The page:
In addition to listing the types of products that school administrators should buy to furnish and maintain the schools, the group’s healthy purchasing guide, released this back-to-school season, includes a list of things teachers and parents ought to avoid. To name a few: anything made with vinyl, or PVC, which can include binders, pencil cases, lunchboxes, raincoats, backpacks, and other pliable plastic items. Vinyl contains those sex hormone-disrupting phthalates, which have been linked with lowered fertility later in life.
Other rules of thumb: avoid products that contain asthma-, nausea- and headache-inducing solvents (liquids that are used to dissolve substances and form solutions). In the classroom, solvents suspend pigments in dry erase markers, oil-based paints, spray paints, or the glue in rubber cement. (Instead, try a glue stick.) You’ll often detect an odor as you breathe in the evaporating solvents. Take a pass, too, on anything that kids could inhale, like spray paint, powdered paints, clay dust, or some types of sandbox sand. These items can cause respiratory inflammation.
And what about crayons, finger paints, and modeling clay? The stuff that kids who still occasionally eat school supplies frequently use? My best resource for detailed information turned out to be the Arts and Crafts Materials Institute (ACMI), a trade group that offers voluntary certification for non-toxic art products. This doesn’t mean those products are necessarily “green,” but it does mean that a group of Duke University toxicologists deemed every color of every formula non-toxic and safe for children to handle. Stockmar’s beeswax crayons were on the group’s list of products stamped “AP” for “approved product,” and so are some of Crayola’s traditional offerings.
Still, there are other environmental factors to consider: Crayola’s crayons are made using petrochemicals; Stockmar’s are beeswax. Certainly there’s a difference there. I turned to Deborah Moore of California’s Green Schools Initiative, a California-based group founded in 2004 by parents concerned with the lack of environmental health and sustainability policies in their children’s schools, who told me that (surprise!) there’s no clear answer.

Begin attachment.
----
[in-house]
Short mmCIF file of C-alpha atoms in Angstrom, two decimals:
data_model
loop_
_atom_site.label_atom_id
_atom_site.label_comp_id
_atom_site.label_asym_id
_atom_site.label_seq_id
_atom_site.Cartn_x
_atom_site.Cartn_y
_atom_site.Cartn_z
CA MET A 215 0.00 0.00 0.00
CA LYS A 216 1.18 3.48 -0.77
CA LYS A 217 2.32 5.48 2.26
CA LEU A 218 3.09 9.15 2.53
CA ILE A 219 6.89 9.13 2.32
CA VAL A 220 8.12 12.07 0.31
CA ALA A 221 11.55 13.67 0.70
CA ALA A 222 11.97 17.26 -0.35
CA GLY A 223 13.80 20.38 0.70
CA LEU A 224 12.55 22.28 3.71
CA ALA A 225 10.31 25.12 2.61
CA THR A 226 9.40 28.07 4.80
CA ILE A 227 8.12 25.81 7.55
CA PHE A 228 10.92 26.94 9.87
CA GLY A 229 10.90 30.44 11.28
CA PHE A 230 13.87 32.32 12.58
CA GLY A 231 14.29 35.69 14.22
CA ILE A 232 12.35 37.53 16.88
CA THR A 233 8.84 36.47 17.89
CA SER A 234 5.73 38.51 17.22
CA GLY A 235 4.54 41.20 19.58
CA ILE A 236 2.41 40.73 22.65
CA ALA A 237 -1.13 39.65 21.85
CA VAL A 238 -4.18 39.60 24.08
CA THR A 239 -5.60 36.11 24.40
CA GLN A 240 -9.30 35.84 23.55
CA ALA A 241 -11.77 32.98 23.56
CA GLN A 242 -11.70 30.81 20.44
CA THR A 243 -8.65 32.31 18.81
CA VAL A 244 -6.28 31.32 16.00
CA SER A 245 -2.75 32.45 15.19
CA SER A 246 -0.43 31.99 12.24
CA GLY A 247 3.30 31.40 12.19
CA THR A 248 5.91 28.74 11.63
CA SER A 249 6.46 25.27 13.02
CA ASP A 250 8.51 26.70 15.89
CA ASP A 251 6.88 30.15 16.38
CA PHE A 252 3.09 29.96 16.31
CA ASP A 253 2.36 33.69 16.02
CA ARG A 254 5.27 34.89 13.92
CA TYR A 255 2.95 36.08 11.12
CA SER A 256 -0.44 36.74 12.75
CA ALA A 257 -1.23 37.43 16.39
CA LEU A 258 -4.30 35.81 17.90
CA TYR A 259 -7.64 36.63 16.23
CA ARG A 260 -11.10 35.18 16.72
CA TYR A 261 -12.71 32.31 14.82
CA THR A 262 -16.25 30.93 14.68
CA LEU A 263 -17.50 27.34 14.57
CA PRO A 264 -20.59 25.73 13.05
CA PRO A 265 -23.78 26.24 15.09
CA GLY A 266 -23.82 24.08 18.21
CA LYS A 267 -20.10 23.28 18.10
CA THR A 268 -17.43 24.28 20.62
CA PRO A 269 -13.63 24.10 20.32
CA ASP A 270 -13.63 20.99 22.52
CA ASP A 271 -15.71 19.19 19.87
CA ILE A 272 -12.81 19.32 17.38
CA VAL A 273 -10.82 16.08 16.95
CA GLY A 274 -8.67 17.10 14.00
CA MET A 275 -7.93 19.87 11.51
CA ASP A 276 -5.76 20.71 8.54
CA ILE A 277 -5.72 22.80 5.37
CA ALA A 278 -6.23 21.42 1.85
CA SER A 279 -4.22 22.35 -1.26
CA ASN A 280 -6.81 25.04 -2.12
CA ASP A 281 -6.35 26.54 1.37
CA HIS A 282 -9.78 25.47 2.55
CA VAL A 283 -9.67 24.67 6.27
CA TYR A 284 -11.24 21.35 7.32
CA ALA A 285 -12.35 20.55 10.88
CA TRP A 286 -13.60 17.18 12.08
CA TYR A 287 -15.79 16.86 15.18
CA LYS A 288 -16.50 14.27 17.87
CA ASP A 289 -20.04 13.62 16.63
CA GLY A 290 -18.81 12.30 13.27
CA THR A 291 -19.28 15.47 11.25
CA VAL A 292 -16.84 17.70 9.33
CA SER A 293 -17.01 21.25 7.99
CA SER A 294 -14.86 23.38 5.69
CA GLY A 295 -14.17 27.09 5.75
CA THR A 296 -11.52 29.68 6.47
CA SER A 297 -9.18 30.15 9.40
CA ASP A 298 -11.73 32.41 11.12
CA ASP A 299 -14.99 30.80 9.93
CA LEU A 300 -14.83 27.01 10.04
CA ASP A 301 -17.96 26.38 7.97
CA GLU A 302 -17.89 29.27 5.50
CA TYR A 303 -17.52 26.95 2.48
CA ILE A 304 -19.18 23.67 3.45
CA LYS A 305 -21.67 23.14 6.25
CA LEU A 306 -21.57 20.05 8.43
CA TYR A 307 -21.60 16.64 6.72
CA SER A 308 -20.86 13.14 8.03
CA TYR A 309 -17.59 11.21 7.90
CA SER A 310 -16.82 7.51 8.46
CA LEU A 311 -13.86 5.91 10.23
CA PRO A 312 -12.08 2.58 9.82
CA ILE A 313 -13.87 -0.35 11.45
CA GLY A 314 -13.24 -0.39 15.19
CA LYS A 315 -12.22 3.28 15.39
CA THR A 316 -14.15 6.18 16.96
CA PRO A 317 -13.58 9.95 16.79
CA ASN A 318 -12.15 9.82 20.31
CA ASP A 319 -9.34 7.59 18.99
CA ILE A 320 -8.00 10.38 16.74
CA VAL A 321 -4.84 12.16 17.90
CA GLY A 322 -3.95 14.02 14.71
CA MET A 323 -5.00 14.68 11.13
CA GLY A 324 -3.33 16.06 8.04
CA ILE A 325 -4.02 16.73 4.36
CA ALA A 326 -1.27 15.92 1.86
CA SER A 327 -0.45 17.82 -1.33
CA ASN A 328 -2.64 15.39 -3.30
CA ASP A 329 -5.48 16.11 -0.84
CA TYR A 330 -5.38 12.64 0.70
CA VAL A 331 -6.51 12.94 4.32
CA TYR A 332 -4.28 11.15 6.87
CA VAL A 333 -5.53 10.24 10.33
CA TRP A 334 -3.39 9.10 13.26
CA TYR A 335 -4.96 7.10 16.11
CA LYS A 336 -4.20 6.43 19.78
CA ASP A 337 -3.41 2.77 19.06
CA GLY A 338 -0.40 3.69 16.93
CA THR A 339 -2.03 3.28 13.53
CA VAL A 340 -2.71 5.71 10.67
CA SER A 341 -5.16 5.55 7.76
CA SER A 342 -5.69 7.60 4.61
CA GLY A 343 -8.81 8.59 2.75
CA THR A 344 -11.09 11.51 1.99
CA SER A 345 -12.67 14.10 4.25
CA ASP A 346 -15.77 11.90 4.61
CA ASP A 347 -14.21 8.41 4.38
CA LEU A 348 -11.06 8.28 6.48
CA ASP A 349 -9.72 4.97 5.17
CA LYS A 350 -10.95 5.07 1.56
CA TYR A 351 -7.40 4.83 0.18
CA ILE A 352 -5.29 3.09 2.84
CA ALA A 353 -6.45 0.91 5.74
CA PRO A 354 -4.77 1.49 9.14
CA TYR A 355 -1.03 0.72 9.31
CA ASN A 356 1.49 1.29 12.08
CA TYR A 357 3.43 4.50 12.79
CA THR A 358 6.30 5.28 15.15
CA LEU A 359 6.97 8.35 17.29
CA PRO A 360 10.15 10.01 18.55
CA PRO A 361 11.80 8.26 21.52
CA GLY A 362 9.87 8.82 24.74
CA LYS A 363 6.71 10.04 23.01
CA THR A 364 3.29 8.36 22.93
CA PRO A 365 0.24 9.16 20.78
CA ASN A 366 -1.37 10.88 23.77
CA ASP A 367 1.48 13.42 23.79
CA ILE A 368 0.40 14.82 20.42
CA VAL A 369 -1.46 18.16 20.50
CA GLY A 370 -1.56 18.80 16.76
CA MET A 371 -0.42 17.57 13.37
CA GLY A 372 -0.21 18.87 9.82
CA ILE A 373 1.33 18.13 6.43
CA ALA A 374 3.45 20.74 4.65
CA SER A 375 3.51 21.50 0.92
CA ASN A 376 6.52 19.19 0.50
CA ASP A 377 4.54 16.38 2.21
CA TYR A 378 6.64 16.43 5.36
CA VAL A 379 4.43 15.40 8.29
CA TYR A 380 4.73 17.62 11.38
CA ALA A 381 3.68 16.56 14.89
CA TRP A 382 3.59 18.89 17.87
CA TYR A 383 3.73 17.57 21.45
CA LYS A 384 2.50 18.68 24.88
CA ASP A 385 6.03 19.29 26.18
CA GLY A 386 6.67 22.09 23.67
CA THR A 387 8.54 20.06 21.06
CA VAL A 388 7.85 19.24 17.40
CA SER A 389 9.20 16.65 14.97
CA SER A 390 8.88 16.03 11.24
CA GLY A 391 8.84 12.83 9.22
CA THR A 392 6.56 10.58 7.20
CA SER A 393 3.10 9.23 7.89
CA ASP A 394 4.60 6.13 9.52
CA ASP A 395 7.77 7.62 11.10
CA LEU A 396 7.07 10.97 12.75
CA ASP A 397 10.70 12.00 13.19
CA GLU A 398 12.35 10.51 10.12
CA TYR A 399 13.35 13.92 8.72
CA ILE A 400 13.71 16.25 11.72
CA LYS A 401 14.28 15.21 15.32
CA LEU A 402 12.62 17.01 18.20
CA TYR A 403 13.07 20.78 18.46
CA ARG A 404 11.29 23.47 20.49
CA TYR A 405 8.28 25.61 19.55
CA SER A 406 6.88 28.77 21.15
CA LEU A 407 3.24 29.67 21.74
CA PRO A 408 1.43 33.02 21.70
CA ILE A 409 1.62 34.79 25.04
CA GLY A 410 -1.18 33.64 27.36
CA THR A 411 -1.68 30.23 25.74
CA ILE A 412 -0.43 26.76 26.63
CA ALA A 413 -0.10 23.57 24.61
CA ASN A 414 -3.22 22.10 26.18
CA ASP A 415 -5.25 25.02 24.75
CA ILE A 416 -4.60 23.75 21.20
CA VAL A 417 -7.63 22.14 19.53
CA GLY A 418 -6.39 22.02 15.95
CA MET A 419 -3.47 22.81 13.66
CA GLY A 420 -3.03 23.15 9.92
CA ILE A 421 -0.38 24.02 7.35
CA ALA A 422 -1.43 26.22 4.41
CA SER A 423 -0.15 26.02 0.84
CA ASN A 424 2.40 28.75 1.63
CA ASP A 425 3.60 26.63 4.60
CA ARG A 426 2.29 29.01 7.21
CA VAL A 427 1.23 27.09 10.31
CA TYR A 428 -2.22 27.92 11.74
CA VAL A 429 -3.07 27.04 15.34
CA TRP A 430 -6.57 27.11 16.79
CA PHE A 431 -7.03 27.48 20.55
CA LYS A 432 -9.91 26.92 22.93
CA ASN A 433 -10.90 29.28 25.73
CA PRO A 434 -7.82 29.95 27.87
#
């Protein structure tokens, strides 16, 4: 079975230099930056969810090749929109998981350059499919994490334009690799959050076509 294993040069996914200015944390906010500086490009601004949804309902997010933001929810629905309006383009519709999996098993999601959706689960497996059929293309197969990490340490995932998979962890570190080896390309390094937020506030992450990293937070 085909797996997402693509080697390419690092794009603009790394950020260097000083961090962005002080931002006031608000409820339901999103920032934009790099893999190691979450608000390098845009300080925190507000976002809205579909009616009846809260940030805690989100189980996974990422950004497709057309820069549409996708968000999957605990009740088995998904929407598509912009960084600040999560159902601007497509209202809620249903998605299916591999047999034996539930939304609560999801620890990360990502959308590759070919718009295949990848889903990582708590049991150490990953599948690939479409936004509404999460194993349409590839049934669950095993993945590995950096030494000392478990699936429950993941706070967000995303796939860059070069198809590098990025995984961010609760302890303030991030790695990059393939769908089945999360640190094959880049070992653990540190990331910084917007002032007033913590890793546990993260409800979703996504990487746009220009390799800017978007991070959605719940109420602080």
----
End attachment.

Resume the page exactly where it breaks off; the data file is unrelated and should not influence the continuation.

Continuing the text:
GoodGuide and the Environmental Working Group’s Skin Deep product- and ingredient-safety databases allow consumers to research sunscreens, personal care products, and other items, and find safer alternatives to products with so-so grades. ACMI, however, is more of a pass-fail system that doesn’t tell you what passing actually means. “It’s not a red, yellow, green rating system,” says Moore.
That left me to sift through the products on the ACMI site with the AP seal. Using whatever information I could glean, I came to a decision about what I wanted to see end up in my kid’s classroom. So what did I do? I scanned for brands that I knew to be environmentally responsible, like Stockmar, and started my selection process that way. Sometimes, as was the case with glue, I decided to go with an AP-stamped glue stick, thinking that at the very least kids would be less likely to get runny liquid glue all over their hands and possibly in their mouths.
Ultimately, I was able to cobble together a list of suggestions for my daughter’s teacher using third-party certification systems and consumer-focused resources such as the GoodGuide, GreenGuard, the ACMI, and a little DIY ingenuity. My biggest concern: my toddler sometimes takes her make-believe tea parties too far, popping PlayDoh “cookies” in her mouth right before my eyes. So I created some homemade play dough using edible supplies, coloring it with juice from beets, purple carrots, spinach, and other fruits and vegetables. (See the recipe to the left.)
At the end of the day, perhaps my greatest accomplishment was sharing my findings with the other parents in the class. With any luck, my concerns will resonate with them, too, and they’ll start asking questions and demanding safer school supplies in the future—whether their children eat the play dough or not.